Tax and accounting professionals have joined most other businesses nationwide in adopting a host of different new practices to survive the pandemic, from hand sanitizer and masks to entirely new ways of interacting with clients. Now that the crisis seems on the ebb and the new normal seems to be on the horizon, what procedures that prep firms adapted do they plan to keep in the future?
“The obvious one is working remotely,” said Rob Seltzer, a CPA at Seltzer Business Management in Los Angeles. “I think my staff and myself will continue to work remotely much more than we did prior to the pandemic, as it’s worked out well for everyone.”
“Prior to the pandemic, I was working mostly virtual. Now I’m working exclusively virtual,” added Bill Nemeth, executive director and education chair of the Georgia Association of Enrolled Agents.
On the plus side
Few catastrophes have disrupted business on the scale that COVID did. Yet some of the business measures for coping seem to be positive.
Working from home, for instance, is more productive for many. The accelerated shift to electronic communication for tax information seems to have been another plus. Nemeth’s standard practice, for instance, is to keep an 8821 disclosure on every tax client and their dependents, and “it’s proving invaluable, since I can look up their stimulus payments and their estimated payments online,” he said. “It’s especially worthwhile to have a disclosure authorization on every dependent teenager (and older) to monitor if they file their own tax return rather than stating they are a dependent on their parents’ return … The good news is that the IRS recently implemented the e-filing of 2019 and 2020 amended returns. This speeds up the process dramatically.”
For four years, the IRS has made wage and income transcripts available through the IRS Transcript delivery system in late May, he added. “We use commercially available software that compares the filed return with the income reported to the IRS and flags any inconsistencies,” Nemeth said. “We can then investigate and file amended returns as required months before the IRS would flag the return.”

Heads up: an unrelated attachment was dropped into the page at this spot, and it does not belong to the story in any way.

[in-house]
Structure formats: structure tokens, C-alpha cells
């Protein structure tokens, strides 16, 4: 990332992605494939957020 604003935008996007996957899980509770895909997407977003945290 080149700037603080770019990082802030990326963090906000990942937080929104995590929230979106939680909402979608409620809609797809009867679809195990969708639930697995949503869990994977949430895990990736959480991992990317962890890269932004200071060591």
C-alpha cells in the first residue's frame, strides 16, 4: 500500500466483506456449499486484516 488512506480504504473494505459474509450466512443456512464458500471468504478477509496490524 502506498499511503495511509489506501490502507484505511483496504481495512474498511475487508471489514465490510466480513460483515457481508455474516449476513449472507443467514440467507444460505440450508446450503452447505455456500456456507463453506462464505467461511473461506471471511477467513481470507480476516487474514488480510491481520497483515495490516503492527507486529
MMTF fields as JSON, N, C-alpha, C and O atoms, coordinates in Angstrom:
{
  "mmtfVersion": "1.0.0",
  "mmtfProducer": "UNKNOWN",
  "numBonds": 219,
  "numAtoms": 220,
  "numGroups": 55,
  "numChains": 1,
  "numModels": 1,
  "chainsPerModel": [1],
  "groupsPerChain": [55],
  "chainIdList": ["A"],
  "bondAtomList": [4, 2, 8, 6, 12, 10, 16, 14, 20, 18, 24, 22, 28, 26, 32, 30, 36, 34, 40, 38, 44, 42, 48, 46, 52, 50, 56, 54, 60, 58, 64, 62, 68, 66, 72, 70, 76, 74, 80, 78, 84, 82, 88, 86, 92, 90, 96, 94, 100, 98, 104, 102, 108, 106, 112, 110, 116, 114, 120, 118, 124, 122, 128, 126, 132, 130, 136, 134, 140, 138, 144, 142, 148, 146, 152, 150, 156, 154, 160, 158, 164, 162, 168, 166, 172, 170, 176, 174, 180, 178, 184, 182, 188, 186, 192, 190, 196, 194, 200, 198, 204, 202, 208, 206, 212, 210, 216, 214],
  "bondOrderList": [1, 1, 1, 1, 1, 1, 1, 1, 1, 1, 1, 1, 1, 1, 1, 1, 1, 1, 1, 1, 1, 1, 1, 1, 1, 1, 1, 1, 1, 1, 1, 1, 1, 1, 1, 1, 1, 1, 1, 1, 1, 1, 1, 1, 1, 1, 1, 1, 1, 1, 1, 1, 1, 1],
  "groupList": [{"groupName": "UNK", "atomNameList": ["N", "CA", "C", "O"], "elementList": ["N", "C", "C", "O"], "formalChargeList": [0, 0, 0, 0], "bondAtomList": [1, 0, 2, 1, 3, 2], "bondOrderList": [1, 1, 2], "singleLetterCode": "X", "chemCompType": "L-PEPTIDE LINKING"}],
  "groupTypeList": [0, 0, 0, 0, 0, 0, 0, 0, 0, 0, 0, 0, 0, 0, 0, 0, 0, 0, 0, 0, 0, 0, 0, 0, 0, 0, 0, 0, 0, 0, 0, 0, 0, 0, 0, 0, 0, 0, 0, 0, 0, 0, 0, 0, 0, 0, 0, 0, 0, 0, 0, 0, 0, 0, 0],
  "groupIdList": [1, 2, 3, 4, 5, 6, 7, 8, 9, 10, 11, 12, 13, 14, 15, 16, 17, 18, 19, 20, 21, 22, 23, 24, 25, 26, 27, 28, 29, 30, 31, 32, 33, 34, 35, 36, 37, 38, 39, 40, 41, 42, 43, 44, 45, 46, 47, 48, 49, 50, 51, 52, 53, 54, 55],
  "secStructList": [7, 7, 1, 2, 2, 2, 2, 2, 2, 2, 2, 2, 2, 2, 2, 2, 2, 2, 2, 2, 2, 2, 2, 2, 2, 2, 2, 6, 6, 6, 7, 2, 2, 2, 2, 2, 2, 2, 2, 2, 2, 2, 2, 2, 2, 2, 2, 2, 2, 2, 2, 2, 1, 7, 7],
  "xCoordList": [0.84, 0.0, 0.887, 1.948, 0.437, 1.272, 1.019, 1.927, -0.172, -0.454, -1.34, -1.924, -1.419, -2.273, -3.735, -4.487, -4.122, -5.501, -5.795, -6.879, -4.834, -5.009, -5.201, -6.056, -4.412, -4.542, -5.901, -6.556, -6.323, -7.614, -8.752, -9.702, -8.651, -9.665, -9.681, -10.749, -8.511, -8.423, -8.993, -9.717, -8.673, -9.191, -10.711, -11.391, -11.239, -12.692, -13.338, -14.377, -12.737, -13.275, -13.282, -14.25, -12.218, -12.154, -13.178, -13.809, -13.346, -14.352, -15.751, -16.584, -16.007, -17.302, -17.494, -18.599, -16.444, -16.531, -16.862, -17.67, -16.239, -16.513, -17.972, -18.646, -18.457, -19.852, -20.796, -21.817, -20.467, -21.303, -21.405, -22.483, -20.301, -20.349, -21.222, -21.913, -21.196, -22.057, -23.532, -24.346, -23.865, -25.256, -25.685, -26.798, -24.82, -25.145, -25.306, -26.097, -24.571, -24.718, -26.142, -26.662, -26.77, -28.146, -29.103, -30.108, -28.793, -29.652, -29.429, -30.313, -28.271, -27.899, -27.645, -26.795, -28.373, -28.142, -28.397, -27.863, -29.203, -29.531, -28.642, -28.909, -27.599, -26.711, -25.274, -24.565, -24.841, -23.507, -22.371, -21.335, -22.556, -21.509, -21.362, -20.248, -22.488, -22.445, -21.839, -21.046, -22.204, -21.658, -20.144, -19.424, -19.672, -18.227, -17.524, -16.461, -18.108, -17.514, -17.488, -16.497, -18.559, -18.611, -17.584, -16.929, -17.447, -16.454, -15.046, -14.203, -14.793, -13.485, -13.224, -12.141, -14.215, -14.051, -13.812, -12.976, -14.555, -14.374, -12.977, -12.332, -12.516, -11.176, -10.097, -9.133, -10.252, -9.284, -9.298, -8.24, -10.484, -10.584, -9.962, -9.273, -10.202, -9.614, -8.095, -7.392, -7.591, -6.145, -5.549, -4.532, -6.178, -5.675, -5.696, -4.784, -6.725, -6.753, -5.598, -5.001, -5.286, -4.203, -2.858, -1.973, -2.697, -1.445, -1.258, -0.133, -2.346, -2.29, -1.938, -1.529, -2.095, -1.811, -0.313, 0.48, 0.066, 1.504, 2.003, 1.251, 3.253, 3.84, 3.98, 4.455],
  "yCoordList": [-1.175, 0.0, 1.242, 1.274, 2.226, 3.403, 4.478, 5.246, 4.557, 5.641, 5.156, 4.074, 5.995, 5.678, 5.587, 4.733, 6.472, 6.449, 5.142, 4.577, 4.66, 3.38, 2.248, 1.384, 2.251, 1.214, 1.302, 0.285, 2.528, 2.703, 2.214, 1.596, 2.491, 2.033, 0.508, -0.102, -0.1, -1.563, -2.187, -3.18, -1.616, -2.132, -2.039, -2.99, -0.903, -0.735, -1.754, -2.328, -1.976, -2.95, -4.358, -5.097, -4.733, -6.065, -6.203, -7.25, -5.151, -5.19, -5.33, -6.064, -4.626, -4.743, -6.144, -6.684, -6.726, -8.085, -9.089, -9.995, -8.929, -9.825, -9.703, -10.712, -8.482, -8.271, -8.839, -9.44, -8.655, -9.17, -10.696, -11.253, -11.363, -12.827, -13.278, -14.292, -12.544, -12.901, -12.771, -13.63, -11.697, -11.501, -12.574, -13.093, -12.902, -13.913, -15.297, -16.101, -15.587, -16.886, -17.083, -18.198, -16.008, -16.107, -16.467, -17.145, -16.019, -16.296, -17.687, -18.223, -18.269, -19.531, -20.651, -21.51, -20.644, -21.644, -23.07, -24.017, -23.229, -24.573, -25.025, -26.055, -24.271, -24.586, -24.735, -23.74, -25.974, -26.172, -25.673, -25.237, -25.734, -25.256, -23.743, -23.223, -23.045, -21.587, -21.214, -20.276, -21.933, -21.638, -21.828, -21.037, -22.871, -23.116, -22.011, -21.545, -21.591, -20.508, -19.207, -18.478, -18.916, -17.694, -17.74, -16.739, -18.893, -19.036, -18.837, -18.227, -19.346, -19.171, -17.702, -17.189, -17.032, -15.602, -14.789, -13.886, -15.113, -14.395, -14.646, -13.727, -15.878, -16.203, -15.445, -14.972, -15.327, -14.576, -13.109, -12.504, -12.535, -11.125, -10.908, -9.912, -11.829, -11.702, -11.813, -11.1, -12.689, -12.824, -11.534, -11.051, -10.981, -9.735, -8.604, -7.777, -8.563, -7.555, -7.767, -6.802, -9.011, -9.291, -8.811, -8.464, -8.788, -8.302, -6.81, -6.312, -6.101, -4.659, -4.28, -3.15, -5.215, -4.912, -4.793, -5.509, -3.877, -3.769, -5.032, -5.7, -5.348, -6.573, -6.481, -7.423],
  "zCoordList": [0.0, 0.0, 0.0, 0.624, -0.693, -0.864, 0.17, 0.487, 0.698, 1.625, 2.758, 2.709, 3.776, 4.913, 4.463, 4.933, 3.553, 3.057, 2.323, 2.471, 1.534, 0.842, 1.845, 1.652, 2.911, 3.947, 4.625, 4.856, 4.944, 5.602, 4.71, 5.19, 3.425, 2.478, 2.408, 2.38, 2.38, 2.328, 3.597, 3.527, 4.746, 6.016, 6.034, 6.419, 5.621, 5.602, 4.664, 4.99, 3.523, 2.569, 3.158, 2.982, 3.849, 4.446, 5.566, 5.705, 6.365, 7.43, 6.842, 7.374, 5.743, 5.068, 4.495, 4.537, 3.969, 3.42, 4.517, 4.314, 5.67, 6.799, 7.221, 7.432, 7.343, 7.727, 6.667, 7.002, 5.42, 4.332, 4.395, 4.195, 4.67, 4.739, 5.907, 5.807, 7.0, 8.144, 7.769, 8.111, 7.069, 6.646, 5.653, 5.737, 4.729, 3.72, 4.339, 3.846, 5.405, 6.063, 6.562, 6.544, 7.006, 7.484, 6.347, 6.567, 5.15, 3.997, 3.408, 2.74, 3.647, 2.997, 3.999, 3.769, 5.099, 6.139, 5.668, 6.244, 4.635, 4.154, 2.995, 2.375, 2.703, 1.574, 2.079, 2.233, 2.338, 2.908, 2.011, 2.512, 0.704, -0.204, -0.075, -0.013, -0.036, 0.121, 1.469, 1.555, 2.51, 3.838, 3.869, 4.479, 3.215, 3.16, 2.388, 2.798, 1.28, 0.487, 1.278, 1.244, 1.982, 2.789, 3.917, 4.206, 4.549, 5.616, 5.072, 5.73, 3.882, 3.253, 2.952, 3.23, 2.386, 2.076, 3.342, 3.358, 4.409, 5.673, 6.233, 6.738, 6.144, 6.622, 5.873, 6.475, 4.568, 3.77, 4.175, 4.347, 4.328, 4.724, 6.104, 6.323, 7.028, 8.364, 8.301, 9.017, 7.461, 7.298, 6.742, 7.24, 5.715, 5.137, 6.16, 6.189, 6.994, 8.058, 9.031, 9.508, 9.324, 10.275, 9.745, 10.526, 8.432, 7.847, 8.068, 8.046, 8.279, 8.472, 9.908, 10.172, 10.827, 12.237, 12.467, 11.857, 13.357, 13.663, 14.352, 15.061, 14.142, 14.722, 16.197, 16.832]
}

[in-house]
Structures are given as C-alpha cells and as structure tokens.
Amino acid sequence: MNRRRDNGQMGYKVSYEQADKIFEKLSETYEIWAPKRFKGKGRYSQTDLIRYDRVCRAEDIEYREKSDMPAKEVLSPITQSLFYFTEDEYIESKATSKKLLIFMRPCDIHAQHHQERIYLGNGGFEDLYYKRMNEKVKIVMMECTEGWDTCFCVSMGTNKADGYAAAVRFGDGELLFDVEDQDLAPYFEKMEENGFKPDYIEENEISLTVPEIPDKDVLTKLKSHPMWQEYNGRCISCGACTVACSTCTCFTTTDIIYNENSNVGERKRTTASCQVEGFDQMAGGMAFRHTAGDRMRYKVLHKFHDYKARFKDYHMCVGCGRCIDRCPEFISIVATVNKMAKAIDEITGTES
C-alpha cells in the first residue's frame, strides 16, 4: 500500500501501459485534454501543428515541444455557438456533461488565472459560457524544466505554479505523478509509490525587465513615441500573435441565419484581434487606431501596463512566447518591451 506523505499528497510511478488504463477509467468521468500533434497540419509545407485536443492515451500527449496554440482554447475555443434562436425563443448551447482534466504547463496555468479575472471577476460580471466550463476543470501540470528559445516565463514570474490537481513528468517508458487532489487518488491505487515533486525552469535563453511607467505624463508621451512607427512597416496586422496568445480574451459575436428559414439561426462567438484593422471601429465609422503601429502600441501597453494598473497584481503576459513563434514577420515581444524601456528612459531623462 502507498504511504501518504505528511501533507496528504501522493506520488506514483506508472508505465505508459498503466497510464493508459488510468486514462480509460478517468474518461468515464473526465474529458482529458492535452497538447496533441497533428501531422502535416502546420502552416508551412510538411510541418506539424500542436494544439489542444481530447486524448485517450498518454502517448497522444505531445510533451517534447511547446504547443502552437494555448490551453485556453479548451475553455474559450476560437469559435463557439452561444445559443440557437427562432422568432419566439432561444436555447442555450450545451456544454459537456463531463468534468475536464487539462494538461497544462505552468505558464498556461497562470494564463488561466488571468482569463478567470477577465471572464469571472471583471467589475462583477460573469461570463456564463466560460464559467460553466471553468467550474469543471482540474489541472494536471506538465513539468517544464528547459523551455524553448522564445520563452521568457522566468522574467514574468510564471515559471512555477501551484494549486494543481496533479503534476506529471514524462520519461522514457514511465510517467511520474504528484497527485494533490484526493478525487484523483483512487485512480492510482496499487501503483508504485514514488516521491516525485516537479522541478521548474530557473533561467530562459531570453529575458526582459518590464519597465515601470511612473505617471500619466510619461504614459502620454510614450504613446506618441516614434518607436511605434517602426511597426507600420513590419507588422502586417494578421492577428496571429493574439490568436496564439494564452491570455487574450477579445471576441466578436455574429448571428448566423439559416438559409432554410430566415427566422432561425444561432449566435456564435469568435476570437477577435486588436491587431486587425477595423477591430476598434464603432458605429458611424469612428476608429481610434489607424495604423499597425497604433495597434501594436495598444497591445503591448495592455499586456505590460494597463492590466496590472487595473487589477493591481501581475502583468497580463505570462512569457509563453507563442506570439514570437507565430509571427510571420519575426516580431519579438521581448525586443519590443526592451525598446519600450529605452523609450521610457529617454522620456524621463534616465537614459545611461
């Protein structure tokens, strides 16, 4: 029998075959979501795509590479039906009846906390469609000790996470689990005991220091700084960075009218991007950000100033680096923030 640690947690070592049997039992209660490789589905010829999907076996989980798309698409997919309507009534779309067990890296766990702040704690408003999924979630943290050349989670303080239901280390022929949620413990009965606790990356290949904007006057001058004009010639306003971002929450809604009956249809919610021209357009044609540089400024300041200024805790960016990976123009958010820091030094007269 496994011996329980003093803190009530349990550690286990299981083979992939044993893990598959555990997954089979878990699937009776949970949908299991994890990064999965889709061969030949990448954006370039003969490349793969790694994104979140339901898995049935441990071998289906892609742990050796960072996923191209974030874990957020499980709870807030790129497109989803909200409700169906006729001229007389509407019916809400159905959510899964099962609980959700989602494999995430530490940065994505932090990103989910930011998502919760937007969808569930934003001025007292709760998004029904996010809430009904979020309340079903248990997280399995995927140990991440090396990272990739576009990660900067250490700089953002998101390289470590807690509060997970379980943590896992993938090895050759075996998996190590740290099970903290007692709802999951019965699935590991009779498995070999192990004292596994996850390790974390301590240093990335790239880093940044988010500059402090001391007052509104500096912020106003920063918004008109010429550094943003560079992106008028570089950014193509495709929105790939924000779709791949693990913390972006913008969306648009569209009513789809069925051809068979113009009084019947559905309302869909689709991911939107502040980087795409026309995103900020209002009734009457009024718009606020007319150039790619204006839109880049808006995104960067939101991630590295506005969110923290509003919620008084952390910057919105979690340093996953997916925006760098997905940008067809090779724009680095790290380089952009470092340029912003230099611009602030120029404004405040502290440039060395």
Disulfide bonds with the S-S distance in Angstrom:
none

Here to stay
According to astudy by the U.S. Chamber of Commerce, business trends likely to last far longer than the pandemic include video conferencing and virtual events (both are also excellent client-retention tools, the Chamber adds.)
Other trends relevant to tax prep and likely to continue include:
- Increased sanitation;
- Increased investment in technology;
- Intensification of cloud and cybersecurity;
- Curbside service and delivery; and,
- Even more e-commerce and cashless and contactless commerce using cards or digital payments.
Small companies that have built out infrastructure and best practices to host their own online events will likely keep those in place even after the pandemic to reach customers online, according to the Chamber.
Larry Pon, a CPA in Redwood City, California, reports that his clients are good with Zoom and telephone appointments; his clients who insist on face-to-face are exceptions. “We’re located in Silicon Valley, so our clients are all over and they have been happy not having to drive to our office,” he said. “I lost at least one client who refused to do a telephone appointment. They’ll have to find a tax professional willing to see them in person and deal with all the PPE issues and wearing a mask.”
Drucker & Scaccetti in Philadelphia likes Microsoft Teams, said shareholder James McGrory. “Video conference calls with clients and video chats with other team members were a necessity that came out of the pandemic, but that will be standard practice for many years to come,” he said. “While I very much enjoy visiting my clients at their offices throughout the year, the convenience of not having to commute to see them, especially on the cold, rainy, winter days of early tax season, is quite a boon.”
“I’m actually enjoying not having face-to-face meetings,” Pon added. “Talk to the clients on the phone and move onto the next meeting. And yes,” he added, “I’m dressed.”